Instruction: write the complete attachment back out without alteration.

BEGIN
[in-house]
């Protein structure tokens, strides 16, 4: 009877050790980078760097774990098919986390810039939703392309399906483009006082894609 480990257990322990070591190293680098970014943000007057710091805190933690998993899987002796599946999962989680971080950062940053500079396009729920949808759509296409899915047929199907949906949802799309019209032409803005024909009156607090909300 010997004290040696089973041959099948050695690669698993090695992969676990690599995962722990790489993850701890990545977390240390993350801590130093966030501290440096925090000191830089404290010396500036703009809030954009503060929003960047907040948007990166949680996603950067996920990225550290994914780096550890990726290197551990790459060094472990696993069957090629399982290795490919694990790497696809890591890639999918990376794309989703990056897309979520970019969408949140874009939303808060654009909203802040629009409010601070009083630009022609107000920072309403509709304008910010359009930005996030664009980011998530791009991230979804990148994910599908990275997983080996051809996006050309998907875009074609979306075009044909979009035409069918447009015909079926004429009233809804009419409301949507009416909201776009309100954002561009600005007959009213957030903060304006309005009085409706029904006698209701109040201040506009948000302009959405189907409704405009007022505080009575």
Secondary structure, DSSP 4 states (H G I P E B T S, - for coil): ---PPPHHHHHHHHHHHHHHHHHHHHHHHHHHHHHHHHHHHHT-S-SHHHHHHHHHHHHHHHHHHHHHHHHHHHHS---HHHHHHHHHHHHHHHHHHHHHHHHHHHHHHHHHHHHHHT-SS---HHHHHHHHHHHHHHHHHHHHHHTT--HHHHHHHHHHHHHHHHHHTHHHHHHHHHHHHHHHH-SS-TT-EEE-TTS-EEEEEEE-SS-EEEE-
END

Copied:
[in-house]
């Protein structure tokens, strides 16, 4: 009877050790980078760097774990098919986390810039939703392309399906483009006082894609 480990257990322990070591190293680098970014943000007057710091805190933690998993899987002796599946999962989680971080950062940053500079396009729920949808759509296409899915047929199907949906949802799309019209032409803005024909009156607090909300 010997004290040696089973041959099948050695690669698993090695992969676990690599995962722990790489993850701890990545977390240390993350801590130093966030501290440096925090000191830089404290010396500036703009809030954009503060929003960047907040948007990166949680996603950067996920990225550290994914780096550890990726290197551990790459060094472990696993069957090629399982290795490919694990790497696809890591890639999918990376794309989703990056897309979520970019969408949140874009939303808060654009909203802040629009409010601070009083630009022609107000920072309403509709304008910010359009930005996030664009980011998530791009991230979804990148994910599908990275997983080996051809996006050309998907875009074609979306075009044909979009035409069918447009015909079926004429009233809804009419409301949507009416909201776009309100954002561009600005007959009213957030903060304006309005009085409706029904006698209701109040201040506009948000302009959405189907409704405009007022505080009575």
Secondary structure, DSSP 4 states (H G I P E B T S, - for coil): ---PPPHHHHHHHHHHHHHHHHHHHHHHHHHHHHHHHHHHHHT-S-SHHHHHHHHHHHHHHHHHHHHHHHHHHHHS---HHHHHHHHHHHHHHHHHHHHHHHHHHHHHHHHHHHHHHT-SS---HHHHHHHHHHHHHHHHHHHHHHTT--HHHHHHHHHHHHHHHHHHTHHHHHHHHHHHHHHHH-SS-TT-EEE-TTS-EEEEEEE-SS-EEEE-